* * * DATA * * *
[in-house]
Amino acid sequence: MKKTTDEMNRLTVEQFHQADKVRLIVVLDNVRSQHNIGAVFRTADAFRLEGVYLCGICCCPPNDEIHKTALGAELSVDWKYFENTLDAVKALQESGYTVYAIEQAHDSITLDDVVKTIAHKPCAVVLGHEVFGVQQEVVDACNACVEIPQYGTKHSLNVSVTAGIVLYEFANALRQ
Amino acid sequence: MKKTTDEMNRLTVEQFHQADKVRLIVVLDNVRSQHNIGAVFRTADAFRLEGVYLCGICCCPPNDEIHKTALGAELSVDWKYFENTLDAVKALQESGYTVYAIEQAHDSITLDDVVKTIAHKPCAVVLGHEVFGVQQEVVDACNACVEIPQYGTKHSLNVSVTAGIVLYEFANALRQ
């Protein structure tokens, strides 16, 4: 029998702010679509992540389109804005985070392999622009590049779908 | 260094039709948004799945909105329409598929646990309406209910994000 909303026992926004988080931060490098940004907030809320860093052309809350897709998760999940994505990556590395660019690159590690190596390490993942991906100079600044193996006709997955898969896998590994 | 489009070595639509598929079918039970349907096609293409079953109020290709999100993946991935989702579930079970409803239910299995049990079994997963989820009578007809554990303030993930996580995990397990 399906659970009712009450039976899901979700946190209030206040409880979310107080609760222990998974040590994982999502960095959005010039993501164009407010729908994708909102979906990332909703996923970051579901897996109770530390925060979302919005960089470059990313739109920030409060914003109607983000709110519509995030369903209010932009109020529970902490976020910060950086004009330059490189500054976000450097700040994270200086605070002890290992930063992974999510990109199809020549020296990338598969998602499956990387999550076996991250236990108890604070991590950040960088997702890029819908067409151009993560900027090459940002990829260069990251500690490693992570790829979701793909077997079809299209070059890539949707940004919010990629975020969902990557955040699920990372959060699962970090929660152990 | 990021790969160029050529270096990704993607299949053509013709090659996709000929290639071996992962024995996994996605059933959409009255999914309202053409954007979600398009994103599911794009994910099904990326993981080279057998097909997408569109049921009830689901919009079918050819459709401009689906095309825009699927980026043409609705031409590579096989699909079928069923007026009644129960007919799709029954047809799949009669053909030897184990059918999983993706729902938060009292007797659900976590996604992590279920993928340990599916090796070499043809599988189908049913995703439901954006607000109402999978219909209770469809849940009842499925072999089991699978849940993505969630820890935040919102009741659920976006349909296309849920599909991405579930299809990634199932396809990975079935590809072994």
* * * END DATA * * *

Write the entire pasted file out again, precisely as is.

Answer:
[in-house]
Amino acid sequence: MKKTTDEMNRLTVEQFHQADKVRLIVVLDNVRSQHNIGAVFRTADAFRLEGVYLCGICCCPPNDEIHKTALGAELSVDWKYFENTLDAVKALQESGYTVYAIEQAHDSITLDDVVKTIAHKPCAVVLGHEVFGVQQEVVDACNACVEIPQYGTKHSLNVSVTAGIVLYEFANALRQ
Amino acid sequence: MKKTTDEMNRLTVEQFHQADKVRLIVVLDNVRSQHNIGAVFRTADAFRLEGVYLCGICCCPPNDEIHKTALGAELSVDWKYFENTLDAVKALQESGYTVYAIEQAHDSITLDDVVKTIAHKPCAVVLGHEVFGVQQEVVDACNACVEIPQYGTKHSLNVSVTAGIVLYEFANALRQ
């Protein structure tokens, strides 16, 4: 029998702010679509992540389109804005985070392999622009590049779908 | 260094039709948004799945909105329409598929646990309406209910994000 909303026992926004988080931060490098940004907030809320860093052309809350897709998760999940994505990556590395660019690159590690190596390490993942991906100079600044193996006709997955898969896998590994 | 489009070595639509598929079918039970349907096609293409079953109020290709999100993946991935989702579930079970409803239910299995049990079994997963989820009578007809554990303030993930996580995990397990 399906659970009712009450039976899901979700946190209030206040409880979310107080609760222990998974040590994982999502960095959005010039993501164009407010729908994708909102979906990332909703996923970051579901897996109770530390925060979302919005960089470059990313739109920030409060914003109607983000709110519509995030369903209010932009109020529970902490976020910060950086004009330059490189500054976000450097700040994270200086605070002890290992930063992974999510990109199809020549020296990338598969998602499956990387999550076996991250236990108890604070991590950040960088997702890029819908067409151009993560900027090459940002990829260069990251500690490693992570790829979701793909077997079809299209070059890539949707940004919010990629975020969902990557955040699920990372959060699962970090929660152990 | 990021790969160029050529270096990704993607299949053509013709090659996709000929290639071996992962024995996994996605059933959409009255999914309202053409954007979600398009994103599911794009994910099904990326993981080279057998097909997408569109049921009830689901919009079918050819459709401009689906095309825009699927980026043409609705031409590579096989699909079928069923007026009644129960007919799709029954047809799949009669053909030897184990059918999983993706729902938060009292007797659900976590996604992590279920993928340990599916090796070499043809599988189908049913995703439901954006607000109402999978219909209770469809849940009842499925072999089991699978849940993505969630820890935040919102009741659920976006349909296309849920599909991405579930299809990634199932396809990975079935590809072994």